Trump administration officials and Capitol Hill Republicans looking to depart their government roles are facing a tough time finding work in the lobbying and public affairs industry despite an abundance of “for hire” signs on K Street.
Firms are reluctant to bring on people who are viewed as too partisan and closely tied to controversies of President Donald Trump’s administration, say those involved in recruiting and hiring.
“Generally speaking, the closer you are to the politics” of the administration “the more difficult it is to find a job,” said Ivan Adler, a K Street headhunter with his own firm, Ivan Adler Associates. Adler said those with an “issue specialty” have a better chance of landing a job.
“None of my clients are looking for partisans. If anything, that’s the last thing they want,” said Nels Olson, vice chairman and co-leader of board and CEO services practice at Korn Ferry International, a management consulting firm. “You want to find to find someone who has good relationships and is well respected on both sides of the aisle.”
Making hires based on short-term party control, Olson counsels clients, is unwise.
A half-dozen lobbyists, headhunters and industry executives, who asked for anonymity to speak about private conversations, told Bloomberg Government that they’re having frequent sit-downs with congressional aides and Trump administration staffers looking for advice on landing a new job because of their difficulties in the search.
One lobbyist told a recently departed administration official, whom he’d known for years, that he was — in no uncertain terms — too toxic to be be hired.
The flood of GOP job seekers is about to rise with the retirement or departure of GOP lawmakers, about two dozen have already announced their intentions. Prospects for hiring could dry up next year, as prospective employers wait for the outcome of the 2020 presidential election.
Uncertainty around the House Democratic impeachment inquiry of President Donald Trump and questions about the likelihood of a second term could also prompt another wave of departures from the administration, lobbyists say.
While lobbyists say they are also wary of hiring partisans in either party, fewer Democratic members have announced plans to depart, with only four who are leaving or running for other office. In addition, being a staffer in the majority is more desirable, so there is less movement.
Even as some Capitol Hill staffers struggle to find new jobs, Olson describes the current market for influence industry roles in Washington as “robust.”
There are government affairs openings at a number of companies including American International Group, Inc., Gilead Sciences, Inc., the American Israel Public Affairs Committee (AIPAC), credit ratings agency TransUnion, and facial recognition tech company Idemia Identity & Security LLC., according to the companies and recent job postings on LinkedIn.
Industry groups such as the National Association of Mutual Insurance Companies and the National Utility Contractors Association are looking for new leaders, according to CEO Update’s job listings.
Some administration and congressional staff are having an easier time finding outside employment. There are always a category of staffers that perennially remain the “most valuable animals in the forest,” Adler likes to say. Top staff in leadership offices, staffers specializing in health care and aides on “money committees” like the House Ways and Means Committee and Senate Finance Committee remain in demand, he said.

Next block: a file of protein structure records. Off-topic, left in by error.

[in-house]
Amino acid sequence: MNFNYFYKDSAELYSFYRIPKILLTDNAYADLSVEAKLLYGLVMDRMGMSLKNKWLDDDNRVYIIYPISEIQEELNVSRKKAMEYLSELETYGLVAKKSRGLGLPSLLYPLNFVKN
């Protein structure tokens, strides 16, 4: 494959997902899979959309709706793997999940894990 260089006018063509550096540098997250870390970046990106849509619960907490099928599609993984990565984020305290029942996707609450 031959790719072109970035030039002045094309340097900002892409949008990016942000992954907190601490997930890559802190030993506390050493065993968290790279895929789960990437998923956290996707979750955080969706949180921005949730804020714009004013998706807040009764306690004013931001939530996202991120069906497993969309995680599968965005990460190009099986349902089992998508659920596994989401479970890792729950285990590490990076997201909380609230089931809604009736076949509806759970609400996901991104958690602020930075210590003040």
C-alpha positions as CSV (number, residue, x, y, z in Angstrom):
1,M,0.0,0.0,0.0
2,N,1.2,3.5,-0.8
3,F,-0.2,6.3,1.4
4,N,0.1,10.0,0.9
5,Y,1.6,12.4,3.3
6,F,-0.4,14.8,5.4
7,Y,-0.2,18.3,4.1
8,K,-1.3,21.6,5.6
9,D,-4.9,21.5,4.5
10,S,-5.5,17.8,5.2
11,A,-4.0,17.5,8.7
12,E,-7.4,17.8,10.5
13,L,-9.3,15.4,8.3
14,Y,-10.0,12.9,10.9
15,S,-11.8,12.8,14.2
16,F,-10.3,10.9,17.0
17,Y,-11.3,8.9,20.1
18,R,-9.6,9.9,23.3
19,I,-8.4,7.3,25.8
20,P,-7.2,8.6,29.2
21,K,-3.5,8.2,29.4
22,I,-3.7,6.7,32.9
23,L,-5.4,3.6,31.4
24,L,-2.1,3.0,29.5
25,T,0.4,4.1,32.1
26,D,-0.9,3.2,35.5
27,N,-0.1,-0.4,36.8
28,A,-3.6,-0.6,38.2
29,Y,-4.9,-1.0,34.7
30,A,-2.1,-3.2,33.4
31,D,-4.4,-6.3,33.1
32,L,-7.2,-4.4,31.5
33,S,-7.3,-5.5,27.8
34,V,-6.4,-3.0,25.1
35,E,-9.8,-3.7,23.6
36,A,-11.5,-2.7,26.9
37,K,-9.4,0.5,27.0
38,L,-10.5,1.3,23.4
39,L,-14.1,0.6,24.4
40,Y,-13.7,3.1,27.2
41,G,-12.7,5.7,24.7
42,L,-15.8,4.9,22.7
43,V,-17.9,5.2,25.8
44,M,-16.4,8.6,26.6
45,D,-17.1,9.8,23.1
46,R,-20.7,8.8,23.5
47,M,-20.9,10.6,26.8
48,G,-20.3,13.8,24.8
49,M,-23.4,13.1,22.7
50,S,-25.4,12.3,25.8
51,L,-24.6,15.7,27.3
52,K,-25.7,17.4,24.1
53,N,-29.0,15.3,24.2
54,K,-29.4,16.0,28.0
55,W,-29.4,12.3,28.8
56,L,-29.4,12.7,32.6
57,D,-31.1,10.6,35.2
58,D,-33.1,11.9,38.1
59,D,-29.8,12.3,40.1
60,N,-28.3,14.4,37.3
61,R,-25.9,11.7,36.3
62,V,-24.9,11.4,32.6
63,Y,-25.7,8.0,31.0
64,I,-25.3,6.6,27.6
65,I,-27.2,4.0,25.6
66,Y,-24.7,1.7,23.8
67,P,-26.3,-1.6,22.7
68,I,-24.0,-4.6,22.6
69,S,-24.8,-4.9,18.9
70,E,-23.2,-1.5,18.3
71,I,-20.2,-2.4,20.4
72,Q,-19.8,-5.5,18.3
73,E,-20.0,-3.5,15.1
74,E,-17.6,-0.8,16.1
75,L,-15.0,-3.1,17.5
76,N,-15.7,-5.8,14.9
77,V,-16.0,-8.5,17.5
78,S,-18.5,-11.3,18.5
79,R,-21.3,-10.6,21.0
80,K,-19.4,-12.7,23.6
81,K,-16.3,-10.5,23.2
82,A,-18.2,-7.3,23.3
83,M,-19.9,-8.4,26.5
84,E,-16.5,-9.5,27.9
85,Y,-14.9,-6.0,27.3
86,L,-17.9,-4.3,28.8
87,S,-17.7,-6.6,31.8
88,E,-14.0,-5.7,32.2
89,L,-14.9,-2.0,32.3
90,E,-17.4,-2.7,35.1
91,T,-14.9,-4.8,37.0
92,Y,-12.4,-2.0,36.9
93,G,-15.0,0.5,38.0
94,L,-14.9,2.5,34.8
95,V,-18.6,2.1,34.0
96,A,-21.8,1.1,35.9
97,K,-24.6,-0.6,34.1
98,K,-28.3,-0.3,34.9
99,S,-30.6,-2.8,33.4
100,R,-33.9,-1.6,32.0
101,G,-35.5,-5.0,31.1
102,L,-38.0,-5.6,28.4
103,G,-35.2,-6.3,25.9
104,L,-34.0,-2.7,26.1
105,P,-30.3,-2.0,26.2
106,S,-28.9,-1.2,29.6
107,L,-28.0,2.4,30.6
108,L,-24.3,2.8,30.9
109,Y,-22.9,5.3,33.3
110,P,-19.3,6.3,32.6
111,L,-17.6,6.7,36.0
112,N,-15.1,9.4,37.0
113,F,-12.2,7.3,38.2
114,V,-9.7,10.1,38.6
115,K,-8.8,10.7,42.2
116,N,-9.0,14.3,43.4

Those who have recently landed high-profile positions after government service have had long Washington resumes, such as Mark Isakowitz, who had sold a $7 million stake in his own lobbying firm in 2014 to become Sen. Rob Portman’s (R-Ohio) chief of staff. Alphabet Inc.‘s Google announced last week he would become the new head of its Washington office.
The CEO of the American Investment Council, Drew Maloney, came from the Treasury Department, where he served as its director of legislative affairs and had a 15-year K Street career before that. He also worked on Capitol Hill serving as legislative director to former-Rep. Tom DeLay (R-Texas) when he was majority whip. Shahira Knight, a longtime top lobbyist at Fidelity Investments Inc., left the White House this summer to become a principal at Deloitte LLP. Before going to the private sector, she spent eight years on the House Ways and Means Committee.
Companies, averse to making risky hires for their in-house lobbying shops, have only heightened that scrutiny in a digital era where news travels fast and pushback to a contentious hire can be swift.
“The backlash is not just from your customers, it’s also from your employees. Companies and firms are very conservative about who they hire these days,” said Adler.
Earlier this year, a coalition of 41 liberal groups wrote to Fortune 500 companies, telling them not to hire officials responsible for implementing some of the Trump administration’s most controversial policies, including then-Homeland Security Secretary Kirstjen Nielsen, who drew criticism for her public defense of the administration’s immigration policies, and then-White House spokeswoman Sarah Huckabee Sanders.
Sanders joined Fox News as a contributor in August.
The unconventional nature of the Trump administration has disrupted the usual flow from K Street into the White House and agencies, headhunters said.
“Folks in those corporate roles aren’t rushing to join the administration, and the administration isn’t drawing from those corners either,” said Julian Ha, who leads the government affairs and trade association practices at Heidrick & Struggles. “The music behind the musical chairs is still on pause.”
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